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Dissertation/Thesis Abstract

Developing Social-Emotional Competence Interventions that Facilitate Emotional and Behavioral Self-Regulation
by Bonillo, Danette Bonfield, Ed.D., Concordia University Irvine, 2017, 175; 10601857
Abstract (Summary)

The literature on childhood learning has shown that numerous factors lead to student achievement. A student must access personal resources to successfully navigate their educational and social world. This study sought to determine if intervention promotes students’ social, emotional, and behavioral self-regulation, as well as implications for readiness to learn. The study’s sample was comprised of 75 kindergarten students in a general education public school setting that received 90 minutes of intervention weekly in their natural classroom environment. The 10-week intervention consisted of direct instruction within the classroom for 30 minutes twice weekly by the teacher and researcher, with three 10-minute ‘check-in’ periods throughout the week to provide feedback and reinforcement. Several qualitative and quantitative tools were used to analyze the impact of the intervention, including the Social, Academic, and Emotional Behavior Risk Screener (SAEBRS), teacher surveys, a post-intervention teacher focus group, home program, researcher’s observations, and parent reports. The major findings included a statistically significant difference between pre- and post-test results following intervention. Consistency and teacher support were reported as contributing factors. Teachers, parents, and students indicated that the researcher’s lessons and intermittent reinforcement made a significant impact on the positive outcome of the intervention program. The results showed that students demonstrated the use of tools and terminology related to self-regulation in their school and home environments. Additional analysis suggested that three quantitatively identified “at risk” students, who consistently participated in the home program, were no longer in the at risk range, following intervention. Based on the Grounded Theory Framework, unique components of an effective self-regulation program emerged to provide implications for practice and further research recommendations.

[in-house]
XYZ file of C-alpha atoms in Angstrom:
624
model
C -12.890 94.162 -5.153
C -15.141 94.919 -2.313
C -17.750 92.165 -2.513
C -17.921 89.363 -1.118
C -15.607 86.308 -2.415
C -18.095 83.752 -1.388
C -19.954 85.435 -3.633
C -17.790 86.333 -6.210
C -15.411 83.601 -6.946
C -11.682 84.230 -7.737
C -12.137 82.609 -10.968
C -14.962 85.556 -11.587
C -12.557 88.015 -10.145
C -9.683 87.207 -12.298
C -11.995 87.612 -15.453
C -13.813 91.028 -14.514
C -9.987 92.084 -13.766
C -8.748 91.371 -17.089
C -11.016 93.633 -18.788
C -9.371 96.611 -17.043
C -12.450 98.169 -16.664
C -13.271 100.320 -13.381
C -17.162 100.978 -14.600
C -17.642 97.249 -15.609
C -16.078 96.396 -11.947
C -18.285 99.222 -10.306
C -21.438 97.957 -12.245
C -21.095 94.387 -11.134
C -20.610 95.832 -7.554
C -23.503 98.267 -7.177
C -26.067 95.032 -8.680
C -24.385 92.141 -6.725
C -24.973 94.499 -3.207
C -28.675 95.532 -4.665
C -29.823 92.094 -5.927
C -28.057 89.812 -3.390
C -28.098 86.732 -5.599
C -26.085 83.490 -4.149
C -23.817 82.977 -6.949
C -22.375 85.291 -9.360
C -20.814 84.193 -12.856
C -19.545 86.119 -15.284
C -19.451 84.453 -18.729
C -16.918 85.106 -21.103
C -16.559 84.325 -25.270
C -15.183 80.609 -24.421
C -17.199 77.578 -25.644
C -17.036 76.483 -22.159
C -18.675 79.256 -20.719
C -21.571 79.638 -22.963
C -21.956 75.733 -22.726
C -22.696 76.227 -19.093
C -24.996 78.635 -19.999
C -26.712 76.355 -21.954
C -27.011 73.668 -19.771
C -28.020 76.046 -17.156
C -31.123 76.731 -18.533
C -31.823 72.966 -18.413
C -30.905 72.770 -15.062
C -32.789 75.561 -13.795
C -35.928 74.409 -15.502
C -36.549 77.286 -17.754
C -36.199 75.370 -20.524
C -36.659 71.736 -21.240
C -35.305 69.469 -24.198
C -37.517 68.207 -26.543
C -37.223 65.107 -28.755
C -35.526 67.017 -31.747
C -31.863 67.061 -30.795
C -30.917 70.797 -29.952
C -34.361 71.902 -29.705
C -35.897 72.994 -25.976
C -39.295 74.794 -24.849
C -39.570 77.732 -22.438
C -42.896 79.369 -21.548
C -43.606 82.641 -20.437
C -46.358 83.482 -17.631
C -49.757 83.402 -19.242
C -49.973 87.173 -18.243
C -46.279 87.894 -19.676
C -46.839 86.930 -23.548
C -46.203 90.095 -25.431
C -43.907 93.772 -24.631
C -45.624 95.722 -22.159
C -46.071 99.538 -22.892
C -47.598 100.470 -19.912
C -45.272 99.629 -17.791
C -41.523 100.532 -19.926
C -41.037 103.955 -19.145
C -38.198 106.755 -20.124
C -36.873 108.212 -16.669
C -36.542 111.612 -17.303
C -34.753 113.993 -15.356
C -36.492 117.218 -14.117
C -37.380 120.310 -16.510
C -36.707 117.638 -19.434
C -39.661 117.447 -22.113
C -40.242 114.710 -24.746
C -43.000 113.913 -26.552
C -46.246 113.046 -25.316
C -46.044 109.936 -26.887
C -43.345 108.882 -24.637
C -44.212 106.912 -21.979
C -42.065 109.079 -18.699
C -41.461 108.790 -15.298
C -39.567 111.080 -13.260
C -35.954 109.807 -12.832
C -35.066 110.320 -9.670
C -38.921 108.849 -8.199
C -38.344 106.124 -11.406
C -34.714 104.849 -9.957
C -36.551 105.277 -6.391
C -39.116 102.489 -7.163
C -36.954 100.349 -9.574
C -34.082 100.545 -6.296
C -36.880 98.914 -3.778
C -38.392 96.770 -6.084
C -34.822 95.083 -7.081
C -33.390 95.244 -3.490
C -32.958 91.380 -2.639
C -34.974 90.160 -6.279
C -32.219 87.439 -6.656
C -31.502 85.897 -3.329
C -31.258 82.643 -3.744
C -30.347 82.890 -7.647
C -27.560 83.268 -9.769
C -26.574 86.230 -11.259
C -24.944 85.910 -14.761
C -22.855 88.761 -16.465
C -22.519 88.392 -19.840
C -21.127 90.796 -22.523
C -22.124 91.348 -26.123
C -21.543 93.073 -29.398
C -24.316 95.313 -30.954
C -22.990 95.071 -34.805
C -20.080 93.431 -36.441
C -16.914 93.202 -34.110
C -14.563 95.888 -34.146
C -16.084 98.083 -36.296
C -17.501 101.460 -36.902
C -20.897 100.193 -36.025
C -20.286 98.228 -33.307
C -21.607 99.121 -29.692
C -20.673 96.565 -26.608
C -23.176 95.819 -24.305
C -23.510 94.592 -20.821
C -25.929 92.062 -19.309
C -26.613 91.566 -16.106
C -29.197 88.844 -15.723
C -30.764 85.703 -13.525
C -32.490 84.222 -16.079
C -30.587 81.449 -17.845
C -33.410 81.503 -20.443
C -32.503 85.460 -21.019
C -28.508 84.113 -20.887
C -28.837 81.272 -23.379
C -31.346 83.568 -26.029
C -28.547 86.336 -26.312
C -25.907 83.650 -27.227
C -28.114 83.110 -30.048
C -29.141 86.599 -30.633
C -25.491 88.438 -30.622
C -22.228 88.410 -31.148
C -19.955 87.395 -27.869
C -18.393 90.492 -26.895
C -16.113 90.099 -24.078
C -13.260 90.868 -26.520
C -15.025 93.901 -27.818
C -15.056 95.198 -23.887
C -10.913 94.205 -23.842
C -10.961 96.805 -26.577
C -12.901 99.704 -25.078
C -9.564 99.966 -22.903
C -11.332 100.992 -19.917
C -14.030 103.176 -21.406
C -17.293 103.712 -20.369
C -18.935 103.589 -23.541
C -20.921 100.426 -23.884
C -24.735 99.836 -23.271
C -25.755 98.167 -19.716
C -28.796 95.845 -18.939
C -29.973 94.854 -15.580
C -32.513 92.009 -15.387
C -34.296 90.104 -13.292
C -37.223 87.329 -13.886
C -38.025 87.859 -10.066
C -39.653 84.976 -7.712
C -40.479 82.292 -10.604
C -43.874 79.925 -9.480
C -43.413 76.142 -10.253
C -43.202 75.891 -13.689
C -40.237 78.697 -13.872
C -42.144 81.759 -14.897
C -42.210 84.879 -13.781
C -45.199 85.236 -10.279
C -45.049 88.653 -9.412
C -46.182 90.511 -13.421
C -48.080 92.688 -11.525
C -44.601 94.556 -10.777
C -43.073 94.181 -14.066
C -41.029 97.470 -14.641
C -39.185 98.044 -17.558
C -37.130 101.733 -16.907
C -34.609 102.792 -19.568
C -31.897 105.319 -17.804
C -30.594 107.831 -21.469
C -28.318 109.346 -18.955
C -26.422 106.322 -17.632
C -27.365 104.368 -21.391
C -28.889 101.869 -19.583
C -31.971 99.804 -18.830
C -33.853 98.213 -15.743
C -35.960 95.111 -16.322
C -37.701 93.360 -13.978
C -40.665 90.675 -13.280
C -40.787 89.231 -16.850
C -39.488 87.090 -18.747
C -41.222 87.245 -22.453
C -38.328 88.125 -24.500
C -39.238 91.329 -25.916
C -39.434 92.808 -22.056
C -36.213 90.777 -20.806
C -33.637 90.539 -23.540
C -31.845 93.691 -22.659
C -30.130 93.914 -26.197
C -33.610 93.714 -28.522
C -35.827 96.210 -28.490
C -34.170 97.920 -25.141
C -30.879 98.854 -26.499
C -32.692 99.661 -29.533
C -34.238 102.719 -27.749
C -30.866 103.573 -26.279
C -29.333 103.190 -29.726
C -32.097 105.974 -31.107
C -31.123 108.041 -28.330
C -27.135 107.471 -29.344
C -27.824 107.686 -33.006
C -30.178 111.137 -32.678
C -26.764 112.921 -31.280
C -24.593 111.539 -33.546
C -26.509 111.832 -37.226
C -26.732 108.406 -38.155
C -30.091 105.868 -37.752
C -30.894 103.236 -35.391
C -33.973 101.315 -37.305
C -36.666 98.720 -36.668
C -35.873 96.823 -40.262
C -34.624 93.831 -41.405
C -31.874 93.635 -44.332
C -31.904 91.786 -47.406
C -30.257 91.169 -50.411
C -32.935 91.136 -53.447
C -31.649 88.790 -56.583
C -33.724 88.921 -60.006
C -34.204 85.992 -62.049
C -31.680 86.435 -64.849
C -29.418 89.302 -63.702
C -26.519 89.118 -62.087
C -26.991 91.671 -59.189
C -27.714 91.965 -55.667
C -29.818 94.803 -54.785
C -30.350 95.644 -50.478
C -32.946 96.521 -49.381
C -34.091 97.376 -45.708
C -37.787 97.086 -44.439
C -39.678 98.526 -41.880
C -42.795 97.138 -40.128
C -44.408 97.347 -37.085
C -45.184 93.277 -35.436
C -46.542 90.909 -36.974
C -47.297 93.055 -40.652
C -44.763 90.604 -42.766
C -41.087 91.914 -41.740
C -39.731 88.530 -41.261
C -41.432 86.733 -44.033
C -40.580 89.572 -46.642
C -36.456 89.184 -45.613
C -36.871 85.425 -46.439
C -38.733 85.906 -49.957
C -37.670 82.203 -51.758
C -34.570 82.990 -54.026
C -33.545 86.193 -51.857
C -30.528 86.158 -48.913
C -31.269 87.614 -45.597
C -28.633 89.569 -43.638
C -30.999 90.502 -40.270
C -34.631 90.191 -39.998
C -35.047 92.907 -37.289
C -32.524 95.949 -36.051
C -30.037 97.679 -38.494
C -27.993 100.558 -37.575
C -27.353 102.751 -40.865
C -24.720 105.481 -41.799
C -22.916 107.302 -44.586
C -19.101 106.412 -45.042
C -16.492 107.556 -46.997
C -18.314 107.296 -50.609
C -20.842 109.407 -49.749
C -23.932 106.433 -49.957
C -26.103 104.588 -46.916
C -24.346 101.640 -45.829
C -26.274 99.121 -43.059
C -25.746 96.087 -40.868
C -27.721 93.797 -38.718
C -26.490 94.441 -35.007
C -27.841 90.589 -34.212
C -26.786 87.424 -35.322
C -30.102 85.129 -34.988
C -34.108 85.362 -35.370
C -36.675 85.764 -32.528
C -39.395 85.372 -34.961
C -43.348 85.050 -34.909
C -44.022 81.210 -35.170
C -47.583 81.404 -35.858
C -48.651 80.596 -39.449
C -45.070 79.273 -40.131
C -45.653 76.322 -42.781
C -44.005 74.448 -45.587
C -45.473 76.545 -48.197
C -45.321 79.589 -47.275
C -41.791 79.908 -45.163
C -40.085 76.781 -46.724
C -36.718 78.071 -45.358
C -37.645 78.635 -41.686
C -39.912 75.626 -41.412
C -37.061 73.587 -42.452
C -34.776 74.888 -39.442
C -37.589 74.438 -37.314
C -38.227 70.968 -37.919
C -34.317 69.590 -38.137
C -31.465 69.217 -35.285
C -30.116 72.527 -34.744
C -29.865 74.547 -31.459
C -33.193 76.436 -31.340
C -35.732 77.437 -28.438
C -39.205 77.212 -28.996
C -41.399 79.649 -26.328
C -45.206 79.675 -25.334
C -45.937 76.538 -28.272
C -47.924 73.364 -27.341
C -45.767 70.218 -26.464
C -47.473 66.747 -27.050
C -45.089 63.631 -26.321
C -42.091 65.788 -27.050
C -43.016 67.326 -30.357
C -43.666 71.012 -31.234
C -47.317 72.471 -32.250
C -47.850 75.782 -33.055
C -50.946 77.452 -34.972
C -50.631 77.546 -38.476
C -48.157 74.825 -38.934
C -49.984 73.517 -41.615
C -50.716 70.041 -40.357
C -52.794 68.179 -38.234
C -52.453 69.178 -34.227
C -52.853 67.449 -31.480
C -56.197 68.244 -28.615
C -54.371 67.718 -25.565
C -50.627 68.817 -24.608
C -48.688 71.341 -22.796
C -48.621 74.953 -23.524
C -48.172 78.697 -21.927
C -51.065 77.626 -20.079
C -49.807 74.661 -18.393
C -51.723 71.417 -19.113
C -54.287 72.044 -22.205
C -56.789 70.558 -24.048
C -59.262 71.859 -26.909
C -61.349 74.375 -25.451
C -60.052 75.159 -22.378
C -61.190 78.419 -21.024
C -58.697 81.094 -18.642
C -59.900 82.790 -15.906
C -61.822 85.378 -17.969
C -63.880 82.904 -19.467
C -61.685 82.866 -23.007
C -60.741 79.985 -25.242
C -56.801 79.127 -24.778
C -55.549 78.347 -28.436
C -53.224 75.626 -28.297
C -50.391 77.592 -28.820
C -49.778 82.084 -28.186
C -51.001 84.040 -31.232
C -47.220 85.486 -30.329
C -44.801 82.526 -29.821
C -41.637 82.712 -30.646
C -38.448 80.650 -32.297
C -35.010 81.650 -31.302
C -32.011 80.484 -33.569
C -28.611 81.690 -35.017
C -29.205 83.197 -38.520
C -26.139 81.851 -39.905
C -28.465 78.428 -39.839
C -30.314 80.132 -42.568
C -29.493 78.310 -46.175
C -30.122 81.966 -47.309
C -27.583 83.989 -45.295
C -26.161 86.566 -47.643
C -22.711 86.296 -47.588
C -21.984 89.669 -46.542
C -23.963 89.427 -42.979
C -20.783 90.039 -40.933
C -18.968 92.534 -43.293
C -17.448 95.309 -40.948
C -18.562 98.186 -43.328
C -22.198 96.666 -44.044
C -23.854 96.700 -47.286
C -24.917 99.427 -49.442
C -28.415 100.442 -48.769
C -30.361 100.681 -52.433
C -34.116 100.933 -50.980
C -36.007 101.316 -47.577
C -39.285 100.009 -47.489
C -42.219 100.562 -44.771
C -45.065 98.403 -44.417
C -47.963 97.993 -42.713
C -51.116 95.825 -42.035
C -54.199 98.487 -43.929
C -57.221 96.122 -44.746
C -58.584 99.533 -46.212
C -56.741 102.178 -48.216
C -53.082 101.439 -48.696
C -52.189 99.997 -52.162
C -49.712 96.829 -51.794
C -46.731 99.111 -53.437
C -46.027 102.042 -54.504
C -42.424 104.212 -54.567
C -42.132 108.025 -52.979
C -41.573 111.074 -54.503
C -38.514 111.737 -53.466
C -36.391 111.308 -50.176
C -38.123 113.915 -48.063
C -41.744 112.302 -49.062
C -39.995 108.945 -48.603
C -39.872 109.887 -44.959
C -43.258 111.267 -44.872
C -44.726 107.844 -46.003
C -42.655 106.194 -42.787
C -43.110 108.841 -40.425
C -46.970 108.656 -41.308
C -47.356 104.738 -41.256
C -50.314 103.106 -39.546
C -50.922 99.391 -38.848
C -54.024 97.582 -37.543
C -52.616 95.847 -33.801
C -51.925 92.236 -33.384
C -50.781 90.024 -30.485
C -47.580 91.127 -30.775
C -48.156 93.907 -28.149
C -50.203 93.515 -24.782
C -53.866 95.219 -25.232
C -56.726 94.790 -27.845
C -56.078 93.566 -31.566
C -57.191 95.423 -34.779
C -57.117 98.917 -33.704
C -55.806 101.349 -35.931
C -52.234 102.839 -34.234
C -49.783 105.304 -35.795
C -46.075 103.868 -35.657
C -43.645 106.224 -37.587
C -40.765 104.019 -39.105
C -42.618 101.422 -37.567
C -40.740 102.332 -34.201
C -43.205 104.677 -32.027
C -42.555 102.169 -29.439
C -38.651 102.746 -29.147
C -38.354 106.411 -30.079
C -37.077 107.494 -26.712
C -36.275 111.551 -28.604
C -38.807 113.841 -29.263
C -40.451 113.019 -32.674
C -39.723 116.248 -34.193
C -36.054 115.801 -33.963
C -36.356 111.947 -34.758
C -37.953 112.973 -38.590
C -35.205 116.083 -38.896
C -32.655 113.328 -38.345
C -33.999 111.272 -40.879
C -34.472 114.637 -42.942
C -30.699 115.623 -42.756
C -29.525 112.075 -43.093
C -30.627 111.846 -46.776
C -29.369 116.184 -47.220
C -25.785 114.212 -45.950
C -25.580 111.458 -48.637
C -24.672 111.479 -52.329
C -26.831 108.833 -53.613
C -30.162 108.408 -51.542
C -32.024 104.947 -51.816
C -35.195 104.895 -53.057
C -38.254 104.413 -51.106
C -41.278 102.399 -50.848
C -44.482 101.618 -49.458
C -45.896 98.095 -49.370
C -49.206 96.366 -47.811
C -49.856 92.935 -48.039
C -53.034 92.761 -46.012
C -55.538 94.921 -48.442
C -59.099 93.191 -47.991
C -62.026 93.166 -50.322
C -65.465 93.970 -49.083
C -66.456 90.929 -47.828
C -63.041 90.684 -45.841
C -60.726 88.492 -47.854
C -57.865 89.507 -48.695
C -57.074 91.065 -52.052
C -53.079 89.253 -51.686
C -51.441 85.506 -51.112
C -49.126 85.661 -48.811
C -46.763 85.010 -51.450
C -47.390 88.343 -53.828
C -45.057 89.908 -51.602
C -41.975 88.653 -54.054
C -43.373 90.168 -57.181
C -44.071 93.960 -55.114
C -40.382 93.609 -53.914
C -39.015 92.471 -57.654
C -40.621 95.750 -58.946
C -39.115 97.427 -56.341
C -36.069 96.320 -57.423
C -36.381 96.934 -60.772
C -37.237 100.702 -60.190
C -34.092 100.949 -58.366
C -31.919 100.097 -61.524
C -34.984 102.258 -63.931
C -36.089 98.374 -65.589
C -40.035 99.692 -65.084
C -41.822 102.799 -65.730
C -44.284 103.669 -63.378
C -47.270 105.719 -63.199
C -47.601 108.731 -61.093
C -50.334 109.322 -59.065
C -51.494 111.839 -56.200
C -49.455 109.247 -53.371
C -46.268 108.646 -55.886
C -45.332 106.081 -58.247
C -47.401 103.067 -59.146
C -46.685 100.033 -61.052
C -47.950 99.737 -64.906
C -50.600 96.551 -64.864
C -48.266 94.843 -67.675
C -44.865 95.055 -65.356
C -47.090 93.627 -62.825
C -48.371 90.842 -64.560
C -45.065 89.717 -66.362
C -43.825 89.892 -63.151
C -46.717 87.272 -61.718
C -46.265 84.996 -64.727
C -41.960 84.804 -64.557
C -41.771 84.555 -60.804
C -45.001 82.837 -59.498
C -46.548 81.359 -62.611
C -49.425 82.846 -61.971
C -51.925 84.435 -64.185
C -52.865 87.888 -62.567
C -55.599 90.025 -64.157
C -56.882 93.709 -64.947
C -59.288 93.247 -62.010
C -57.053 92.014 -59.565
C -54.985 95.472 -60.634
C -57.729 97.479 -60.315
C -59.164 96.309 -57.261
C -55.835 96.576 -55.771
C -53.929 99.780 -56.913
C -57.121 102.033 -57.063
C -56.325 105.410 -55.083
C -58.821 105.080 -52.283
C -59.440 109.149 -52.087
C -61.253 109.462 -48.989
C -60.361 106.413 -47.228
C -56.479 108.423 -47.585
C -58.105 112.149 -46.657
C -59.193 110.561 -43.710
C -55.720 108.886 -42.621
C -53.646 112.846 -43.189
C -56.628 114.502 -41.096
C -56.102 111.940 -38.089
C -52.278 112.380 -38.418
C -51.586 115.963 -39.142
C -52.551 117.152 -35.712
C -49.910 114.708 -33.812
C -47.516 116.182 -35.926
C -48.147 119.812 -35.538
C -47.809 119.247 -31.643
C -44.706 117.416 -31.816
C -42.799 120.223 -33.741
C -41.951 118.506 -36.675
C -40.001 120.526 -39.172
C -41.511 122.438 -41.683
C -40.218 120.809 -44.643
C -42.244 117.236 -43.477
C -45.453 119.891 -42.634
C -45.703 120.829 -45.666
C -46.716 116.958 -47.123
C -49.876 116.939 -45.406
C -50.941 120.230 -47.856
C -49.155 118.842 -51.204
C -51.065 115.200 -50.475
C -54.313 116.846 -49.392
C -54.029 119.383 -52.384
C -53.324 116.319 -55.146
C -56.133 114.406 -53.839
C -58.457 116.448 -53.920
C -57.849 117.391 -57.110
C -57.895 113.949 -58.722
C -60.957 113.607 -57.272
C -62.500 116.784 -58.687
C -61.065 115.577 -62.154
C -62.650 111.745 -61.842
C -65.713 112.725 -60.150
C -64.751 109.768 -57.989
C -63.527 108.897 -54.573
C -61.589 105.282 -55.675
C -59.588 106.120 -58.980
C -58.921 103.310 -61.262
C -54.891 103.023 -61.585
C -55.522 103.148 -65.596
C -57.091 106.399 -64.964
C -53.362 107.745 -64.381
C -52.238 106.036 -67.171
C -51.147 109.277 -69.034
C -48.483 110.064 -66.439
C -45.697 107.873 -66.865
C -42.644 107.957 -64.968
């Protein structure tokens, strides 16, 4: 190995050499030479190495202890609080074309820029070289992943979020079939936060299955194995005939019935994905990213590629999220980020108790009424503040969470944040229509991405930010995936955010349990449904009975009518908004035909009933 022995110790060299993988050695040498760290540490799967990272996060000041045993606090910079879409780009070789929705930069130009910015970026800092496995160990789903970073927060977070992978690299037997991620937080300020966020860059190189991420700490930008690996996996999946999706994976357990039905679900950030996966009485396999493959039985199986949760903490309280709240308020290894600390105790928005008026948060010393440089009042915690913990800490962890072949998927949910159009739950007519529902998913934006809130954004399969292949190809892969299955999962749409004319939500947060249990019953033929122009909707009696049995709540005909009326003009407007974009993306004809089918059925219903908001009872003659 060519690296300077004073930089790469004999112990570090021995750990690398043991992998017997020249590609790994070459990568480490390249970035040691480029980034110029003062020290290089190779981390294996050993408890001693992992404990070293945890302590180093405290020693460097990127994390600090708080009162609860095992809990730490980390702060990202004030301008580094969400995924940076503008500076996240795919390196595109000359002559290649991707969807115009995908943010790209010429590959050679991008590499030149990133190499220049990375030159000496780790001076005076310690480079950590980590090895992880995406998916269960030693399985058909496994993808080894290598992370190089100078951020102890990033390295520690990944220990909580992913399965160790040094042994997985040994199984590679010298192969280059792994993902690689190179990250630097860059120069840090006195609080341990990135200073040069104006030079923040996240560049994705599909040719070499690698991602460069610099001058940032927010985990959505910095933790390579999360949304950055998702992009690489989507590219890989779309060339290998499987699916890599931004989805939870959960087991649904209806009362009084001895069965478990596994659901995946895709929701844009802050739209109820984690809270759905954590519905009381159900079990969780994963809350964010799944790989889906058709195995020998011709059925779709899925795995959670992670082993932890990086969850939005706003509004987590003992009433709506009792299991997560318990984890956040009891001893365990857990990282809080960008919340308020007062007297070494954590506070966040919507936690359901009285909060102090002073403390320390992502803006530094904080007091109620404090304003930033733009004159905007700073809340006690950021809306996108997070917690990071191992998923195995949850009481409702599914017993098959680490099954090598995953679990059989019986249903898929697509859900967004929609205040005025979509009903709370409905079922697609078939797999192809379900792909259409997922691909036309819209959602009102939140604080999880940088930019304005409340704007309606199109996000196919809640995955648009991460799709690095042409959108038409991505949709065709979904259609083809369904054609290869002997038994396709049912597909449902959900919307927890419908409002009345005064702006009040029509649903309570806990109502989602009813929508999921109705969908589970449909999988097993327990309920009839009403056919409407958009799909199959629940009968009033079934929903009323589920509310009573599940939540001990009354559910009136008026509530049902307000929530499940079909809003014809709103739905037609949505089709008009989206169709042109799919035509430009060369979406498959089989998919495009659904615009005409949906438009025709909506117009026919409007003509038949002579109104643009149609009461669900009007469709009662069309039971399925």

Indexing (document details)
Advisor: Karge, Belinda
Commitee: Hess, Teresa, Johnson, Sherri, Karge, Belinda
School: Concordia University Irvine
Department: Education
School Location: United States -- California
Source: DAI-A 78/12(E), Dissertation Abstracts International
Subjects: Educational leadership
Keywords: Intervention, Kindergarten, Self-regulation
Publication Number: 10601857
ISBN: 978-0-355-07444-4
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